Krepper et al. (2014) performed a quasi-experimental study comparing a more rigid hourly rounding process to a less rigid one. The study was performed on two 32 bed cardiovascular surgical units. The intervention used in one unit was a structured hourly rounding process (SHaRP) that addressed staff education and patient/family awareness. Staff was educated on the rigid hourly rounding approach. The other unit used a less structured hourly rounding process without staff education. The findings of the study show that hourly rounding is effective in preventing falls and thus increasing patient satisfaction regardless of whether the process is rigid. A weakness of the study is that there was no significant difference between structured hourly rounding and less structured hourly rounding. Another weakness is that the SHaRP tool used is not reliable and valid. The strengths of the study include a strong experimental design, a large enough sample size, and being peer reviewed. The results of the study were clinically significant because they can be used in any clinical setting.
Another study supporting the use of hourly rounding is a study performed by Morgan et al. (2017). They performed a pre-post intervention study that evaluates the effectiveness of personalized intentional hourly rounding on fall reduction in patients in the acute care setting. The study was performed on a neurosurgical unit. The intervention used was intentional hourly rounding with log sheet documentation of activities performed. There was a 50% reduction in falls and thus an increase in patient satisfaction. Weaknesses of the study include the pre-post design that did not include a control group, the fact that it was performed on a neuroscience unit meaning the results cannot be generalized to the general medical surgical patients, and the small sample size involved in the study. Strengths of the study are that the data collected confirmed the hypothesis and the fact that it was published in a peer reviewed journal. The results are clinically significant.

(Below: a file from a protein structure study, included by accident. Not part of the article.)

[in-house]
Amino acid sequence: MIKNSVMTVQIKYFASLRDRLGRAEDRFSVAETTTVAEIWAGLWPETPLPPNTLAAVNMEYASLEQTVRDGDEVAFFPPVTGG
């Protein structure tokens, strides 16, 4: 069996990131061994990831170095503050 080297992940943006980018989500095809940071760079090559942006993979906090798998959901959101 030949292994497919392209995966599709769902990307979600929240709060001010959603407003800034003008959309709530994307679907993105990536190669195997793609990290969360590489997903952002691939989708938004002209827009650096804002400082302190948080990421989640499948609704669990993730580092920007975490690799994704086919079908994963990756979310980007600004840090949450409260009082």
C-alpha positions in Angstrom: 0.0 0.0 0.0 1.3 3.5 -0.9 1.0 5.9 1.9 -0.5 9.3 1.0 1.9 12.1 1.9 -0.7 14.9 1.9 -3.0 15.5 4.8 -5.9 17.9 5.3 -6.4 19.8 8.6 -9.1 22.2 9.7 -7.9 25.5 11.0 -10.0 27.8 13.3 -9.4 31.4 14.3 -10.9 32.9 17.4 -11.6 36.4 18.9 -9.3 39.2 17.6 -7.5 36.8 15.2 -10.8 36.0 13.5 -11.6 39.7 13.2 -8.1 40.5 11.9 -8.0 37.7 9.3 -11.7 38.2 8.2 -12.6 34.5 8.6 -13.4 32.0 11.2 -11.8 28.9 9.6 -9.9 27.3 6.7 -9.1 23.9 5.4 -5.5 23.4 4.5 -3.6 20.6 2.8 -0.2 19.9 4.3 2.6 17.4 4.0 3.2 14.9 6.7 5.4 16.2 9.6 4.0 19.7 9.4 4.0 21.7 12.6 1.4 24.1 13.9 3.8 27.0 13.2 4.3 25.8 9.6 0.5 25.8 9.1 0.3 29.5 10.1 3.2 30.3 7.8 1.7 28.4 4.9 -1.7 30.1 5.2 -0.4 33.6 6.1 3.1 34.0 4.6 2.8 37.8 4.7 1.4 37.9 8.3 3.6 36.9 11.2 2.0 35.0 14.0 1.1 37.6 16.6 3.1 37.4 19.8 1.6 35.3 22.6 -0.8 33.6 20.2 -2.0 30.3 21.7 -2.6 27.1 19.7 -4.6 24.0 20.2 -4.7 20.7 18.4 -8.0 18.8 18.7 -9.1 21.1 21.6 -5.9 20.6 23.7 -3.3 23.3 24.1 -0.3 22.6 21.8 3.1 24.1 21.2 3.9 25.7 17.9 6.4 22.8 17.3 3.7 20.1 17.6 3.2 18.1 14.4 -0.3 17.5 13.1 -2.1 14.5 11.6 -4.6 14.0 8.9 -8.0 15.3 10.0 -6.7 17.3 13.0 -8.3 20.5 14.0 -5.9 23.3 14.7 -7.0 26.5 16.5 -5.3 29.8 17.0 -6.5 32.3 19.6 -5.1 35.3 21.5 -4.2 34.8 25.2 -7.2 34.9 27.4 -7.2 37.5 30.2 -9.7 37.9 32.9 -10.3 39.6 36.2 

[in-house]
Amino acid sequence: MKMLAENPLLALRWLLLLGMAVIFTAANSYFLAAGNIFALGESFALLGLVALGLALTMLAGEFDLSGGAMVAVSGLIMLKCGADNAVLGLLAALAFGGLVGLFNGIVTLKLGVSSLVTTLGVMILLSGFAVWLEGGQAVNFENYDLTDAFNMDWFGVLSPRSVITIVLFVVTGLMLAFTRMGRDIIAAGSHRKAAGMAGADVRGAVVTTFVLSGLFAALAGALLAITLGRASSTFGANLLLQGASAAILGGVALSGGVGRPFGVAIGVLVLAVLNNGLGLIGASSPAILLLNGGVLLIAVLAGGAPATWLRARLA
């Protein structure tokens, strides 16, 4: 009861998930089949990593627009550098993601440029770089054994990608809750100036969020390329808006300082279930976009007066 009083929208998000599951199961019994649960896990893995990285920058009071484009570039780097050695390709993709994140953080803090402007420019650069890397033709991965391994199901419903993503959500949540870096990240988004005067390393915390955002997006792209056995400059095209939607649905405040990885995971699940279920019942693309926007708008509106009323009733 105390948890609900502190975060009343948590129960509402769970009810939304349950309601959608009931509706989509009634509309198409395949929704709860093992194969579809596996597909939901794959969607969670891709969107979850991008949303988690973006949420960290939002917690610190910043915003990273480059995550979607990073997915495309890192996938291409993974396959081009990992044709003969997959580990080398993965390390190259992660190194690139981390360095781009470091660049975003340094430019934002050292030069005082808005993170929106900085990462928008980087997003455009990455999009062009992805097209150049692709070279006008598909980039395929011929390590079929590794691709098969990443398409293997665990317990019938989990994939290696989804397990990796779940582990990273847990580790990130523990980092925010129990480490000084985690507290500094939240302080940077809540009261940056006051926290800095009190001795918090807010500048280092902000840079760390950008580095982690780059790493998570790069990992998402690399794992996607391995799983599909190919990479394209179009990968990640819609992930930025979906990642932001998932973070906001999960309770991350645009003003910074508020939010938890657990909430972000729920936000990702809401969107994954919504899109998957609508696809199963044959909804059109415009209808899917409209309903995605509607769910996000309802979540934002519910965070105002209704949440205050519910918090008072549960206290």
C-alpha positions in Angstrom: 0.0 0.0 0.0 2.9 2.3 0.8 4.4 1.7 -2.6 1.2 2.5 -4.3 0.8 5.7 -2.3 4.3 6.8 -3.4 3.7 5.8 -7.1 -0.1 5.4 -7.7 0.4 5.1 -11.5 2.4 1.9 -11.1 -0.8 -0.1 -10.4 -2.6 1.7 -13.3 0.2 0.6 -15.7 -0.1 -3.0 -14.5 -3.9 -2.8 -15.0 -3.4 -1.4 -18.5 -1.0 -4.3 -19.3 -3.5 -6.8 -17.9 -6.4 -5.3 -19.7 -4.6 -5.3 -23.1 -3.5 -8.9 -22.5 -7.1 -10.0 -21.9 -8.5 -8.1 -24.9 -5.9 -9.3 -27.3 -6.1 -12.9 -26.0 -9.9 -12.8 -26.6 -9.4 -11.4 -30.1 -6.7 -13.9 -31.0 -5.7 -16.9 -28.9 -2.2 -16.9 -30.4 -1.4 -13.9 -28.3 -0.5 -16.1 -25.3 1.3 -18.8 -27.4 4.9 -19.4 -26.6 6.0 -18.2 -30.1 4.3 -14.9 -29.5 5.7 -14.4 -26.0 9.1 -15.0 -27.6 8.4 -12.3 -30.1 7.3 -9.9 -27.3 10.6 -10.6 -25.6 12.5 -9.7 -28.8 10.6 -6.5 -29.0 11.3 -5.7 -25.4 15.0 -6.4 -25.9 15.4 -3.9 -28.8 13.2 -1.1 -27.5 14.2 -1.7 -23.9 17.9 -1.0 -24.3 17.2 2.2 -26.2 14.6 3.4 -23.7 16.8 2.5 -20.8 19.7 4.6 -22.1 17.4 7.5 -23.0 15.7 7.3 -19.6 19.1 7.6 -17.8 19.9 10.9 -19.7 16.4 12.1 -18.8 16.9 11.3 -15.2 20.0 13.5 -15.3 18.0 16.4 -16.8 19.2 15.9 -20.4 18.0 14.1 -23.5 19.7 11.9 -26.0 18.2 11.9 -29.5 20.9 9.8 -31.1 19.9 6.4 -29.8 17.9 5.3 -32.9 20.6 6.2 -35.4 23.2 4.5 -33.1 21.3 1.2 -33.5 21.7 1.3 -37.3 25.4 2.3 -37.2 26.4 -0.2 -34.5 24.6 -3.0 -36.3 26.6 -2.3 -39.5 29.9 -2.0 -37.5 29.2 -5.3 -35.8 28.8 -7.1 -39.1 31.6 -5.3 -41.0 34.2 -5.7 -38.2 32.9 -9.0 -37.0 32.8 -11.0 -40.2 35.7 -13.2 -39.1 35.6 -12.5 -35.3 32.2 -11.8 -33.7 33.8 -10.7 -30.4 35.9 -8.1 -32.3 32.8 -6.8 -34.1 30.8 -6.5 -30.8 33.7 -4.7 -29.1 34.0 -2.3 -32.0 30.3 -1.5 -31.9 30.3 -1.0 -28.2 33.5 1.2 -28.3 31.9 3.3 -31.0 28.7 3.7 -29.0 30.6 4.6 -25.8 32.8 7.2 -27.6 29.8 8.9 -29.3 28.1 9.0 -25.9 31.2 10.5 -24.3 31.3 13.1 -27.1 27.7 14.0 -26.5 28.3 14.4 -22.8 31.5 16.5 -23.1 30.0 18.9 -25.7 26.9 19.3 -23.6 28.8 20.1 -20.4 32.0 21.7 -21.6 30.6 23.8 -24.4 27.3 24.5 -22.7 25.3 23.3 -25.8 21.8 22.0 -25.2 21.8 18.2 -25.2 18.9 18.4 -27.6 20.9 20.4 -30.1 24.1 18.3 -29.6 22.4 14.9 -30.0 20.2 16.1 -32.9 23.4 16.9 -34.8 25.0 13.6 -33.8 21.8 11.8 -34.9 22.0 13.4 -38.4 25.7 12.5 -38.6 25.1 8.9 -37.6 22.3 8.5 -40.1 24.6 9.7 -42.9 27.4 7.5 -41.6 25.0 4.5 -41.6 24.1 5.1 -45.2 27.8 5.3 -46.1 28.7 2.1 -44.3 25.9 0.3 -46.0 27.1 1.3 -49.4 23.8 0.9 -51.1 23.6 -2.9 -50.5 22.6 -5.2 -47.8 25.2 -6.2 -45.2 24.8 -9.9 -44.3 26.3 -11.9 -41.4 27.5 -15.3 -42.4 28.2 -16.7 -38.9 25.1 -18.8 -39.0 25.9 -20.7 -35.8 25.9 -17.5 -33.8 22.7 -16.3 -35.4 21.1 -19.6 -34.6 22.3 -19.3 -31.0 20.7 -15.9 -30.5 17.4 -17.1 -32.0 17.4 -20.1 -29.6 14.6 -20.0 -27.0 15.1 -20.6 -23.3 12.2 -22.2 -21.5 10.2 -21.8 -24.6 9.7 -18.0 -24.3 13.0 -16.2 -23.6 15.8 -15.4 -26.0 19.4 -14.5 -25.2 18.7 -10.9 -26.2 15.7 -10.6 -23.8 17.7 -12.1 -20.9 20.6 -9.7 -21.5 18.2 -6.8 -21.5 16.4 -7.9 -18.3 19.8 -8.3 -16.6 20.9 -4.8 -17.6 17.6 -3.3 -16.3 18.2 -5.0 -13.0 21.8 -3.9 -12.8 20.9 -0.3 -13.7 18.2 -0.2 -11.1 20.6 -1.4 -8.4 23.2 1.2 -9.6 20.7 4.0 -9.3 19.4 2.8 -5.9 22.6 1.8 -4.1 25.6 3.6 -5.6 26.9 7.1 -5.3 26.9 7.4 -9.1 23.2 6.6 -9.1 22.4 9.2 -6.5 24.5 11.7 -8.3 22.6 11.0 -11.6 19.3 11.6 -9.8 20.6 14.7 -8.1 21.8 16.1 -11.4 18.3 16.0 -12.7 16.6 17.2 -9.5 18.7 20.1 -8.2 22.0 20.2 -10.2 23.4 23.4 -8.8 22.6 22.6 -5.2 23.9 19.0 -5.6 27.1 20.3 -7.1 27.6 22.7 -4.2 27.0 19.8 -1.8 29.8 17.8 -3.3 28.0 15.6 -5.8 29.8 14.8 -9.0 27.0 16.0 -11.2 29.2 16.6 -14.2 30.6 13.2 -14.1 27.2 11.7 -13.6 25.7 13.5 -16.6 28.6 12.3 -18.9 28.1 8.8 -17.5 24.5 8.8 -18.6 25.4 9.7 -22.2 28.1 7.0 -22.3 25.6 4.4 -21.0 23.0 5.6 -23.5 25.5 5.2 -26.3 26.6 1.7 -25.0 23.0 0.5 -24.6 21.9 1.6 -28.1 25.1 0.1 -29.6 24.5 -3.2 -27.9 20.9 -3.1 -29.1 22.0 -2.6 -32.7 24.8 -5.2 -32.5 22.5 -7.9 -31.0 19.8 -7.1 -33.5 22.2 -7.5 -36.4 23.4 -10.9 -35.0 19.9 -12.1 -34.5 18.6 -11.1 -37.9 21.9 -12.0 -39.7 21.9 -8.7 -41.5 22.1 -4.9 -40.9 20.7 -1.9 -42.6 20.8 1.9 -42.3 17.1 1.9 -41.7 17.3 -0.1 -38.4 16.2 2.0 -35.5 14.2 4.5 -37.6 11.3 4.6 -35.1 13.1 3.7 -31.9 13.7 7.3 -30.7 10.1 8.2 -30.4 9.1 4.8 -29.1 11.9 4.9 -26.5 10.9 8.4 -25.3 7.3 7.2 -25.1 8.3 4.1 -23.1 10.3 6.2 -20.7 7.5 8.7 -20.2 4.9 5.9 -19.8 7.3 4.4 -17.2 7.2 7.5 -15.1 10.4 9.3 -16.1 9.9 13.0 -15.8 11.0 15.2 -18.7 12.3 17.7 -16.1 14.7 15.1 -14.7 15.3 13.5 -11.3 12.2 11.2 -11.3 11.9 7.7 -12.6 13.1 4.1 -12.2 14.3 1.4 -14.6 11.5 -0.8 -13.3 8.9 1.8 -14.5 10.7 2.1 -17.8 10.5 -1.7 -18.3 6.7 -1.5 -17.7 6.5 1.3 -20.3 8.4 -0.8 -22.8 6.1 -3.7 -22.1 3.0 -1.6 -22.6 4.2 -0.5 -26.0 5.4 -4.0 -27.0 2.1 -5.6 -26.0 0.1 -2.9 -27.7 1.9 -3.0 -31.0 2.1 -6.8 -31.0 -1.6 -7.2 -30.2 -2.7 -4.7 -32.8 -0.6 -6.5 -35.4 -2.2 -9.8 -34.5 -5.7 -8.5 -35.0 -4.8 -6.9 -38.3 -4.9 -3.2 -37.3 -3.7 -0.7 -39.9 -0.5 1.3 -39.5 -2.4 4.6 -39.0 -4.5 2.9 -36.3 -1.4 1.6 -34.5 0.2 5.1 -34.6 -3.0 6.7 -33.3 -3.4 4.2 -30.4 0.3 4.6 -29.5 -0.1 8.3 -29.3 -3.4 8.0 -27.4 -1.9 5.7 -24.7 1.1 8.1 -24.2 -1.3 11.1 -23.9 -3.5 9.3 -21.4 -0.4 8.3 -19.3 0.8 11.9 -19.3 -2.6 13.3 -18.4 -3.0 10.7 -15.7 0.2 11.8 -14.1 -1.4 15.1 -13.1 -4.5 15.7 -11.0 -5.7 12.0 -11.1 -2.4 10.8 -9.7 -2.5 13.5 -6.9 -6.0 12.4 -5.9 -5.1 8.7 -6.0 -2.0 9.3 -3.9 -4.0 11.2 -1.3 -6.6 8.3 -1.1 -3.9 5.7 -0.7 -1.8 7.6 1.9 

Summary of Evidence
Each of the articles discussed showed, in their own way, the need for hourly rounding in an acute setting. The condensed guideline by Kruschke and Butcher (2017) shows the need for a fall prevention program that includes hourly rounding because rounding on patients decreases the risk of falls. The review by Mitchell et al. (2014) consistently shows that hourly rounding improves nurse responsiveness and decreases patient falls thus improving patient satisfaction. Even though the study by Krepper et al. (2014) did not show a significant difference between using a structured hourly rounding approach and a less structured approach, the study still shows that there is a need for hourly rounding by either the nurse or patient care technician. The quasi – experimental study by Morgan et al. (2017) shows the same conclusion as the other studies; with leadership support and staff involvement hourly rounding is effective in reducing patient falls and thus increasing patient satisfaction.
Conclusion
The effects of hourly rounding cannot be overstated. Hourly rounding reduces patient falls, increases communication, and decreases anxiety during the hospital stay which all in turn increase patient satisfaction. This paper concentrated on the effects of hourly rounding on patient satisfaction using decreased falls. The evidence provided was consistent in showing a positive relationship between hourly rounding and reduced falls. Nurses should always attempt to make patient satisfaction a priority. Knowing that reduced falls increase patient satisfaction, nurses and patient care technicians should endeavor to round on patients hourly